Food giant in Columbia to buy rival

U.S. Foodservice to pay $2.2 billion for Alliant Exchange

No word yet on layoffs

Annual sales of new company put at $19 billion

September 05, 2001|By Andrea K. Walker | Andrea K. Walker,SUN STAFF

U.S. Foodservice said yesterday that it will buy Alliant Exchange Inc. for $2.2 billion in a deal that will expand the Columbia-based company's reach into 21 new markets.

The acquisition of privately held Alliant, the No. 3 food-service company in the country, will create a company with more than $19 billion in sales.

U.S. Foodservice, the country's No. 2 food-service company, was acquired by Giant Food Inc. parent Royal Ahold NV in April 2000. U.S. Foodservice will pay $1.45 billion in cash and assume $750 million in debt for Deerfield, Ill.-based Alliant. U.S. Food- service said it hasn't determined if there will be layoffs or facility closures.

However, U.S. Foodservice officials did say yesterday that the merger, which is scheduled to close in the first quarter of next year, will allow the company to cut costs in areas such as transportation.

"Right now we have to go everywhere in the country to service our chain customers, even in the cities we don't have a presence," said Robert Gillison, U.S. Foodservice vice president and treasurer. "That can be an expensive process."

Gillison also said that Alliant brings with it an expertise in distributing to the health care industry, a part of U.S. Foodservice's business that it hopes to strengthen with the acquisition.

"When you buy a company there are some things that you do better than them, and you hope to bring those skills to them," Gillison said. "You also want to learn from the other company."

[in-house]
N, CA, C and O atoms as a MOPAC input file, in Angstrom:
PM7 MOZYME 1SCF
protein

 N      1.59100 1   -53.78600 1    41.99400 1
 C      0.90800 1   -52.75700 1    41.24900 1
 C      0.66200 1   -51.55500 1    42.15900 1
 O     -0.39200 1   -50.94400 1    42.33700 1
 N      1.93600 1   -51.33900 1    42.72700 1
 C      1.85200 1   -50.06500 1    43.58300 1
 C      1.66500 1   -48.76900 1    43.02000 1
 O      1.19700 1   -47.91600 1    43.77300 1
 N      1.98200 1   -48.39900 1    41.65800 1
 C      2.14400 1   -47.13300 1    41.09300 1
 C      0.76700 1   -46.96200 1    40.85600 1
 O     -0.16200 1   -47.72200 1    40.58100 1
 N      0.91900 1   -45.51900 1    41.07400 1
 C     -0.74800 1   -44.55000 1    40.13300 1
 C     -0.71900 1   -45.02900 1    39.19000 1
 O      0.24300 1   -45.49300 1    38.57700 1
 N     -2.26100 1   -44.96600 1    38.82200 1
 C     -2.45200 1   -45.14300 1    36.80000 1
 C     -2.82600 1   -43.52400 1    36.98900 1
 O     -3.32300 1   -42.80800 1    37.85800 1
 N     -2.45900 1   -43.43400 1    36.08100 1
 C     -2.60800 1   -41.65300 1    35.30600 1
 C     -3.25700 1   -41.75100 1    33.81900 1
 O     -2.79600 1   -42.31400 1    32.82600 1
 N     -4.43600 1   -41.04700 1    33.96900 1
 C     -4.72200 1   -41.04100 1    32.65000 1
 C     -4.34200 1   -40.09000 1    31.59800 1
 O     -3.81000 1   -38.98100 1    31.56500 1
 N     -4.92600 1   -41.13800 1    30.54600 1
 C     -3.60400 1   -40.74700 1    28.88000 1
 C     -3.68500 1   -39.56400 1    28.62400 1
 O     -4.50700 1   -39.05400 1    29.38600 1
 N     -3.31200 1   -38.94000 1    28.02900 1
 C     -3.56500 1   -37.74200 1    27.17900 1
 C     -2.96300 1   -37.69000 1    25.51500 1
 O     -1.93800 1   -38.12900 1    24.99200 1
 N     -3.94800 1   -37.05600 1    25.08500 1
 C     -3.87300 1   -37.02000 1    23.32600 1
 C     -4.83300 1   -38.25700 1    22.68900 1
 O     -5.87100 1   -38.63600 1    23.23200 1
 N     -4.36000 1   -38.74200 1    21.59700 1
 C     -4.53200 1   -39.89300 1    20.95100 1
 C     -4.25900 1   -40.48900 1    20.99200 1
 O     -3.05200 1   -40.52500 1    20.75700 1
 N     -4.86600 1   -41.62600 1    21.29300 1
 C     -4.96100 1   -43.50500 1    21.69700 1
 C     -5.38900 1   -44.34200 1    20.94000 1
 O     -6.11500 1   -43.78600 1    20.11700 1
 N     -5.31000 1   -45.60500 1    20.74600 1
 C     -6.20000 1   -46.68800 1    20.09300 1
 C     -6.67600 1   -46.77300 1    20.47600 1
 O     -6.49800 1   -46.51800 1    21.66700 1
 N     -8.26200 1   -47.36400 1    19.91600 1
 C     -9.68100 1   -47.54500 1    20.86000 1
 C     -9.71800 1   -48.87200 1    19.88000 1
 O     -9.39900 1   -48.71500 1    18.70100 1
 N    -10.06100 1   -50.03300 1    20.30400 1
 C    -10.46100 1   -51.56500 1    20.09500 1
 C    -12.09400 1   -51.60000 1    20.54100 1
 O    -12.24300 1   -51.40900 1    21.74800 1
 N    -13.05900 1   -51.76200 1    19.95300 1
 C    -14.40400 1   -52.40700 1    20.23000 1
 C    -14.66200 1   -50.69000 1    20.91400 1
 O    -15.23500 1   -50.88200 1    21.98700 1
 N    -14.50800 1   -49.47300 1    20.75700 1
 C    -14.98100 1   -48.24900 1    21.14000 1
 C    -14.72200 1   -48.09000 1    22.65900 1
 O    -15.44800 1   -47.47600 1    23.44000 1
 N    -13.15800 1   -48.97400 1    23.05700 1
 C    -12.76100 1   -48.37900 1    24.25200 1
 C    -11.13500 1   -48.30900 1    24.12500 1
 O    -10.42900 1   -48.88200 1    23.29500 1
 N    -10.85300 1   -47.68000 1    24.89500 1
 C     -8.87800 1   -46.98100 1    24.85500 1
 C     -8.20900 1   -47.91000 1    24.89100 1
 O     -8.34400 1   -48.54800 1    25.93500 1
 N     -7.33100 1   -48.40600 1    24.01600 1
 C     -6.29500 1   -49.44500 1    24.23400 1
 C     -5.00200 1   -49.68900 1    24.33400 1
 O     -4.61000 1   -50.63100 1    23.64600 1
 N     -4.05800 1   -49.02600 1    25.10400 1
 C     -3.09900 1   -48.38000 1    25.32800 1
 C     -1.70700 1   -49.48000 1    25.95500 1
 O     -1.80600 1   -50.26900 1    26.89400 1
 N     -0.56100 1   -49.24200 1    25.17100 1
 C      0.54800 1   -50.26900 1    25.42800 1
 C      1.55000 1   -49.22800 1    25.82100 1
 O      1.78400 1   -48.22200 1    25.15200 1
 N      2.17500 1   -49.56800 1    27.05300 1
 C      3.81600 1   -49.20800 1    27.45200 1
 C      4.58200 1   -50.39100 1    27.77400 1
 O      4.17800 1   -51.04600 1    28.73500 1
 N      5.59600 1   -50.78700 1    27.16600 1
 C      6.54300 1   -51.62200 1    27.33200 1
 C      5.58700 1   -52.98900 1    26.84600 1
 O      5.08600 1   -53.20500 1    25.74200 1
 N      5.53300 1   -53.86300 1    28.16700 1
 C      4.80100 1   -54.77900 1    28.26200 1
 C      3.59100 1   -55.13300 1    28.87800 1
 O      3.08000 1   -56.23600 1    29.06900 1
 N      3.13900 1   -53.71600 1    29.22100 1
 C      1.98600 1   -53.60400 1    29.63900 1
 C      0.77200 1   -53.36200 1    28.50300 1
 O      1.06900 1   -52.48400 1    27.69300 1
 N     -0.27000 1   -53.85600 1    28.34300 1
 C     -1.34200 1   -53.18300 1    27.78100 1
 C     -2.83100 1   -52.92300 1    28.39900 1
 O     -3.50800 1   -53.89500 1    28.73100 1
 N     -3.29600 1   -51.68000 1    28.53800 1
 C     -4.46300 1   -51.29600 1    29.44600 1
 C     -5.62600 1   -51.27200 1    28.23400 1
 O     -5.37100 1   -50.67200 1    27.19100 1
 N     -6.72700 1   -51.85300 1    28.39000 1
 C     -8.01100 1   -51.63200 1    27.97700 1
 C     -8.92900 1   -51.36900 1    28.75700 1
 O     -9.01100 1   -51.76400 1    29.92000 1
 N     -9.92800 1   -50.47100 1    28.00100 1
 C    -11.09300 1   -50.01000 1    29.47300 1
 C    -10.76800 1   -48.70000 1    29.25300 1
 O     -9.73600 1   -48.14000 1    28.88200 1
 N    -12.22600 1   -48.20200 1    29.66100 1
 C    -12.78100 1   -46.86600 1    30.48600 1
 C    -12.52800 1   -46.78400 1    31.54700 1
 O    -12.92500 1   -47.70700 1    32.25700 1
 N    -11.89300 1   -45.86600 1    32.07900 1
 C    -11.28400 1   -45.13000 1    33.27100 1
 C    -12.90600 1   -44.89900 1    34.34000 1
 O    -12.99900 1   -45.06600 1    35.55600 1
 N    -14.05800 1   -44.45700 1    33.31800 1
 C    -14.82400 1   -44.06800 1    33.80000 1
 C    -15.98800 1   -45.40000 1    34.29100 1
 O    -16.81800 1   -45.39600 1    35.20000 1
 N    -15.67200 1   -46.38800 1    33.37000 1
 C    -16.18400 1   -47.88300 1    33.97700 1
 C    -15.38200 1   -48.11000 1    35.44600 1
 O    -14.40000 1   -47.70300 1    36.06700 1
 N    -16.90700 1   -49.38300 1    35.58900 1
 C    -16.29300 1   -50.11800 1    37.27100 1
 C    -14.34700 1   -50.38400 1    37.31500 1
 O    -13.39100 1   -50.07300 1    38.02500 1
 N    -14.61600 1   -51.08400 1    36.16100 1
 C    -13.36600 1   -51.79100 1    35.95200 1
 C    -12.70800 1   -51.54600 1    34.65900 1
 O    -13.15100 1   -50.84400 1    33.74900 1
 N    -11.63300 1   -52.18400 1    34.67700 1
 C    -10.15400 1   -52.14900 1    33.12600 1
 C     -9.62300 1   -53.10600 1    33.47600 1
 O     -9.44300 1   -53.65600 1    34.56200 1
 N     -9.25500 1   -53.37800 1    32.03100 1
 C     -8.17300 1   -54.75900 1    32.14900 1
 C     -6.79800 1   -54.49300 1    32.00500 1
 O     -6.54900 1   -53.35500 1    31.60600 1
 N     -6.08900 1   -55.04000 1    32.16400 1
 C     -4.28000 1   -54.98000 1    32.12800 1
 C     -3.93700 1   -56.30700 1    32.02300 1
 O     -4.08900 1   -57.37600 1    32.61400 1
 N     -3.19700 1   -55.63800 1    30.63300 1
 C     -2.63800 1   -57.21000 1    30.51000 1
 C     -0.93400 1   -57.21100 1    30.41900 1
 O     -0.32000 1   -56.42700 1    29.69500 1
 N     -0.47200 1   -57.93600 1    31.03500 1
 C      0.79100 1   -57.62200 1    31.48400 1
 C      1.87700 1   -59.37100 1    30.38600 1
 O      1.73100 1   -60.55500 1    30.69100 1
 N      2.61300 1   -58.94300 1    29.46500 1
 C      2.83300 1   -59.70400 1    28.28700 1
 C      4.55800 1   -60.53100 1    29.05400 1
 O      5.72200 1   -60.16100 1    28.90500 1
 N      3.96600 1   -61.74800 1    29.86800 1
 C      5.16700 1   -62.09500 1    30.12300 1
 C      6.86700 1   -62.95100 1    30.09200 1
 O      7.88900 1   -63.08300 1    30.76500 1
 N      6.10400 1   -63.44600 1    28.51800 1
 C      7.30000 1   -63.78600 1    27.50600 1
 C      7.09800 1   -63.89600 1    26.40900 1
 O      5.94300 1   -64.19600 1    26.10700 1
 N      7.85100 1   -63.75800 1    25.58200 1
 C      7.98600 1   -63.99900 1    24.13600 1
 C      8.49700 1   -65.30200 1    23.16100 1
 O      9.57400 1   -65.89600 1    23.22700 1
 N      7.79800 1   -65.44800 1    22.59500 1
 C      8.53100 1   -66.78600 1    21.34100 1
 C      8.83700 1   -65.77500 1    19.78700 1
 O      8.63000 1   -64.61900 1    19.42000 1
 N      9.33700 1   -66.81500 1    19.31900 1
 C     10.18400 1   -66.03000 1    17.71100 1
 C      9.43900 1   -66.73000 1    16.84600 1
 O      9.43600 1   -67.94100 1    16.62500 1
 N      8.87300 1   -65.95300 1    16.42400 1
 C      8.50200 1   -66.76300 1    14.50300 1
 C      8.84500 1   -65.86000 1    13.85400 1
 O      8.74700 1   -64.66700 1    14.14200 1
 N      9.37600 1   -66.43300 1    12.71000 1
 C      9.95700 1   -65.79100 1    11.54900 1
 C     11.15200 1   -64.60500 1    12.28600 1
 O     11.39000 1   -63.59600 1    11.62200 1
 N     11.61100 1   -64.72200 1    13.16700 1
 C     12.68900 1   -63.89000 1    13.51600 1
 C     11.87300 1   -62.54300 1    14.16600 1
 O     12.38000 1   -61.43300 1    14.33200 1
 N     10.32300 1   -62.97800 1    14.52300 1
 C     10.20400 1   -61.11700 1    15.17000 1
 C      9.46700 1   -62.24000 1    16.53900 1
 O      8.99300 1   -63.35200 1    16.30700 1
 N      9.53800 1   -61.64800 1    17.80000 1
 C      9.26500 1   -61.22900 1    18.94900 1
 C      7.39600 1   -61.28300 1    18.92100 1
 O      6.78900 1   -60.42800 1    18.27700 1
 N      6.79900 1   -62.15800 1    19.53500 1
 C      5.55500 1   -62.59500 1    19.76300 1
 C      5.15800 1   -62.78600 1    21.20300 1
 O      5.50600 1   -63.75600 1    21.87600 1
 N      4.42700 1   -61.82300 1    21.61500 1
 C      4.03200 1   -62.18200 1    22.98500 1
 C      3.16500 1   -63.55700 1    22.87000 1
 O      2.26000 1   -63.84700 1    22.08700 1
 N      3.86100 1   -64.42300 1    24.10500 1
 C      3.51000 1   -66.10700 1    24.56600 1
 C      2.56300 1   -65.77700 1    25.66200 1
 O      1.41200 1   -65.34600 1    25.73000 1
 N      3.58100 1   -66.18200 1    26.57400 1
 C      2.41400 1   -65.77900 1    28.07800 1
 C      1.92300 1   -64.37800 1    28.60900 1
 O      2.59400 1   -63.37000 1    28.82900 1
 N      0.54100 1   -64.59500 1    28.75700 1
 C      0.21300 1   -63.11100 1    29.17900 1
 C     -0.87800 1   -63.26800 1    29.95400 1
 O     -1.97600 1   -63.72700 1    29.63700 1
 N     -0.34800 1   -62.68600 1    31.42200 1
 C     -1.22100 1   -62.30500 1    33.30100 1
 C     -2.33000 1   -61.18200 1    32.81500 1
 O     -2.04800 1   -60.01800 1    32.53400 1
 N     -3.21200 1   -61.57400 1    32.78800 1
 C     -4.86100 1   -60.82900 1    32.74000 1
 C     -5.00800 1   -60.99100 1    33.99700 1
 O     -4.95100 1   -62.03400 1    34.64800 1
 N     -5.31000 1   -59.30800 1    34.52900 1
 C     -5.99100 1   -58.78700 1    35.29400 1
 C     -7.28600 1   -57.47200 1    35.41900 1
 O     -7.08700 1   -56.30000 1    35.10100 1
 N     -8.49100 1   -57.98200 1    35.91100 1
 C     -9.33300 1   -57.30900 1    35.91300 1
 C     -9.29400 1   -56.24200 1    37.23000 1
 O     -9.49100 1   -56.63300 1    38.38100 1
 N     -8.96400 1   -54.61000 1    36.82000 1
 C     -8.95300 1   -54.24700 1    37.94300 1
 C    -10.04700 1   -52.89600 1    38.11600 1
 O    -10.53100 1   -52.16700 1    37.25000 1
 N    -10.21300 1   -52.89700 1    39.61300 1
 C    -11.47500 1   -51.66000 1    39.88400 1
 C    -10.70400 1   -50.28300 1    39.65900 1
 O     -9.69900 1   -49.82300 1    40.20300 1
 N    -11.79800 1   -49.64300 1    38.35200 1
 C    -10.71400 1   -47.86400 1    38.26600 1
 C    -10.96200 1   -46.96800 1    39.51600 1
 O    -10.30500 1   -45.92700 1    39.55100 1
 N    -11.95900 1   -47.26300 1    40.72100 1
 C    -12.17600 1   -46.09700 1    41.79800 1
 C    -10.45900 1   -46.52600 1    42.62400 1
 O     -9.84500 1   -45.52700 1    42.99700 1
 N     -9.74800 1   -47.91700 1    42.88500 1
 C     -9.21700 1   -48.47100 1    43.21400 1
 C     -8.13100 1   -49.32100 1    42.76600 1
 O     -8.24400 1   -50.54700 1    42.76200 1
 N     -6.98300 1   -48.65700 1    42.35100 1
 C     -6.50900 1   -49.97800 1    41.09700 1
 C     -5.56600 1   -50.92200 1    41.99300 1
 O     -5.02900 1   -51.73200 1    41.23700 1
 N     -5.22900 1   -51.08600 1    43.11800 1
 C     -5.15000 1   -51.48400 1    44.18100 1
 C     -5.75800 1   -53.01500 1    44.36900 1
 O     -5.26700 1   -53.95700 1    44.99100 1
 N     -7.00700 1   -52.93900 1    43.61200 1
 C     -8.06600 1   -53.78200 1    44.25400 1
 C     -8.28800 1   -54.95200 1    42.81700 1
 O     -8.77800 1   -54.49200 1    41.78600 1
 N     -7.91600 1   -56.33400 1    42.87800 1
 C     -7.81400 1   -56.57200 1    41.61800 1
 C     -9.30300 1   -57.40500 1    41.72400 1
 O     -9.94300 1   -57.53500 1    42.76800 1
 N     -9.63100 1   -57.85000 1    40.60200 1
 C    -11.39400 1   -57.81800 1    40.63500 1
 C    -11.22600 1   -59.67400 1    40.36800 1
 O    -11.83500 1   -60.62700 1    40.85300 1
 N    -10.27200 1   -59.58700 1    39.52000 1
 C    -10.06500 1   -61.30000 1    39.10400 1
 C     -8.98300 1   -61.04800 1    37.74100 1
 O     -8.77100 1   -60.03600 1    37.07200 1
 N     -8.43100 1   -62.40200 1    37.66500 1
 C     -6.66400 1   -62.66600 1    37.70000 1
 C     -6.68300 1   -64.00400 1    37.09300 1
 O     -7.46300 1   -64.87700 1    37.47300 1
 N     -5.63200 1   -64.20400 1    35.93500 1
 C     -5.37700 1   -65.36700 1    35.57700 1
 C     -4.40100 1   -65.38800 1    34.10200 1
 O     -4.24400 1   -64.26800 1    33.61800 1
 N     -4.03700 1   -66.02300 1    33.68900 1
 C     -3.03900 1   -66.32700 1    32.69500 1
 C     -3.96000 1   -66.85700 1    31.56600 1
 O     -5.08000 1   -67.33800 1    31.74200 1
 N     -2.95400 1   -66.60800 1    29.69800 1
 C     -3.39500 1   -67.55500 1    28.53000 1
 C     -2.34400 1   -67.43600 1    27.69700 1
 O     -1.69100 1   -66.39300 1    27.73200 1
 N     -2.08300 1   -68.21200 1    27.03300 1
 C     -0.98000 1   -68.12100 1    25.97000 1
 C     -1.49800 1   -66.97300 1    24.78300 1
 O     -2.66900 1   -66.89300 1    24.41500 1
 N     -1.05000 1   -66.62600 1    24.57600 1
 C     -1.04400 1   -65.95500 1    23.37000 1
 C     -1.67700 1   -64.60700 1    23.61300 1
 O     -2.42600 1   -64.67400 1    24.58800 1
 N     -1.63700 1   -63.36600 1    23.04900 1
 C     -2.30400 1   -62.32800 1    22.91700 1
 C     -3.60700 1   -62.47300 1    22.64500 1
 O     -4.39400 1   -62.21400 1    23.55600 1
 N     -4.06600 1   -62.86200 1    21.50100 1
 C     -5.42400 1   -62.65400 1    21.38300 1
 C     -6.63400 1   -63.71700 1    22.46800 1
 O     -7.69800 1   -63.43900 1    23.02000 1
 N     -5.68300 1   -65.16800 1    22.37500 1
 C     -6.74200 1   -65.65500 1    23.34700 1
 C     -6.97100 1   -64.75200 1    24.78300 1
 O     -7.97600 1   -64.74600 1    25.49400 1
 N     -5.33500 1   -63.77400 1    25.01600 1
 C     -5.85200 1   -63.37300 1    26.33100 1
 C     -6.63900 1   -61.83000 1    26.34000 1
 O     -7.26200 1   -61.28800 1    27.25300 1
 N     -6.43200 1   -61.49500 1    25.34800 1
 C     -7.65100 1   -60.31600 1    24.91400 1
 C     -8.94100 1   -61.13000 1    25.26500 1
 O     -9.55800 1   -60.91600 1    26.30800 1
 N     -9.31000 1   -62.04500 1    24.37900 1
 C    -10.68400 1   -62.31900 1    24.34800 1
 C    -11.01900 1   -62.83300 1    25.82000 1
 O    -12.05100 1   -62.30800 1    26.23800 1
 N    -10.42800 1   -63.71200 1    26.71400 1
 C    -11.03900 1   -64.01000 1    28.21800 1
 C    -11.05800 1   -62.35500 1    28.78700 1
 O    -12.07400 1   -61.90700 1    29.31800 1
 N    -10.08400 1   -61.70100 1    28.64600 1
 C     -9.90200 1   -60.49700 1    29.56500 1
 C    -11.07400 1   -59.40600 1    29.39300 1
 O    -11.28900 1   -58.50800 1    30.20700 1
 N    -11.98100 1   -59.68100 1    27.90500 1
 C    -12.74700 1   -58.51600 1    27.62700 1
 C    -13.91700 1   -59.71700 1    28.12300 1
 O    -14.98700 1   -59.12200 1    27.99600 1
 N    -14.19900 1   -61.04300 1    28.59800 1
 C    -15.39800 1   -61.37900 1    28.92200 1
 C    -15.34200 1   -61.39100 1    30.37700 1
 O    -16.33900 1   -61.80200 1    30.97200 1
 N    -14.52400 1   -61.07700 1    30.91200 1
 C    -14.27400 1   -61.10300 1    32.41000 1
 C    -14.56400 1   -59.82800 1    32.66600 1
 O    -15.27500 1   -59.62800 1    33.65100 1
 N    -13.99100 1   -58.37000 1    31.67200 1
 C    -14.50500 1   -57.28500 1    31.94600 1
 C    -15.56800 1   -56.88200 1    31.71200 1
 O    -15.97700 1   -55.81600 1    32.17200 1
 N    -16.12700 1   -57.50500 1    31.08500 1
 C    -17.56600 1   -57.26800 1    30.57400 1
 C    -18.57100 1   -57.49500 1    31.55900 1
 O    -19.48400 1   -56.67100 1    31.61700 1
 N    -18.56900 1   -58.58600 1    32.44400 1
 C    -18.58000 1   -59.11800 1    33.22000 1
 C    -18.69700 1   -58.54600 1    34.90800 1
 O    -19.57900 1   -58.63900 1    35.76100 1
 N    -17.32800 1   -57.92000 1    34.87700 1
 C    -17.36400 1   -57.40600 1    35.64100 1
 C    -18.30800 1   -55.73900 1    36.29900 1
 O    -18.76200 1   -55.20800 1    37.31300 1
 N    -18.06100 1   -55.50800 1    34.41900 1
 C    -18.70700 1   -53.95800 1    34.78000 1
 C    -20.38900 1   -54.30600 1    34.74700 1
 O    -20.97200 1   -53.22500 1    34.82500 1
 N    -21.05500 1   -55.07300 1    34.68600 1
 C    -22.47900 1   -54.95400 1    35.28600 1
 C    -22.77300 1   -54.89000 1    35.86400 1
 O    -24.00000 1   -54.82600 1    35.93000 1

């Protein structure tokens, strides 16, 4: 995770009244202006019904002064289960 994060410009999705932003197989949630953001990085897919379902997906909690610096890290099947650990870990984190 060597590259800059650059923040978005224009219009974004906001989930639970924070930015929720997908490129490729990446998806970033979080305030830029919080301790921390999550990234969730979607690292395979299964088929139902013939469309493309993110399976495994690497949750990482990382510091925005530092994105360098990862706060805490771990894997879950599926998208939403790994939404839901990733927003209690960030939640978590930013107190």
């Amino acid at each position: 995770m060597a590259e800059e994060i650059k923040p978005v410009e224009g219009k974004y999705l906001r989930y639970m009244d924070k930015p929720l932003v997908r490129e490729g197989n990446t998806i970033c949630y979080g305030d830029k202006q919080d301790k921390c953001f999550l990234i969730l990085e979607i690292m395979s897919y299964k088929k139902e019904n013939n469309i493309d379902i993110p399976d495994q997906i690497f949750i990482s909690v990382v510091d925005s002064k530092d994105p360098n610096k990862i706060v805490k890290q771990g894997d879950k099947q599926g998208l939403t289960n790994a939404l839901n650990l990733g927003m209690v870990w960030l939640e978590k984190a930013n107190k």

Those who follow the industry said they weren't surprised by the merger, as consolidation has become more common in recent years. U.S. Foodservice has played a prominent role.

"U.S. Foodservice has been in the acquisition business for a while," said Robert Gaddy, vice president of marketing and communications for Food Distributors International. "The issue of consolidation is one we expect to continue because of the drive for efficiency. There are a lot of costs in this industry that can be reduced through consolidation."

In 1997, Columbia-based JP Foodservice Inc. merged with Pennsylvania-based Rykoff-Sexton Inc., renaming the distribution part of the company U.S. Foodservice.

Last year's acquisition of U.S. Foodservice by Dutch supermarket giant Royal Ahold gave the food distributor access to more capital for continued growth, analysts said.

It was expected that either U.S. Foodservice or industry leader Sysco Corp. would eventually buy Alliant, said equity analyst Joseph Milano of T. Rowe Price Associates Inc., the Baltimore brokerage company.

Alliant was the last big one that was standing," Milano said. "It was just a matter of time before one of the two big companies looked at them."

Milano said that Alliant has been "an underachiever for years" and that the experience U.S. Foodservice officials, led by Jim Miller, its president and chief executive officer, have with acquisitions should help improve operations.

"You have a guy who has done this before, you've got deep pockets behind him in Ahold, and you've got Alliant, which has underachieved forever," Milano said. "Those three things coming together create a pretty good deal."

Separate purchase

Alliant, with $6.6 billion in revenue last year, operates food processing facilities that serve 100,000 customers such as hotels and restaurants.

U.S. Foodservice has grown from $600 million in revenue in 1989 to $12 billion today. The company markets and distributes to more than 200,000 customers.

In a separate deal announced yesterday, Ahold said it would spend $500 million to buy Bruno's Supermarkets Inc., which operates 184 stores in the Southeast and reported revenue of $1.6 billion last year.

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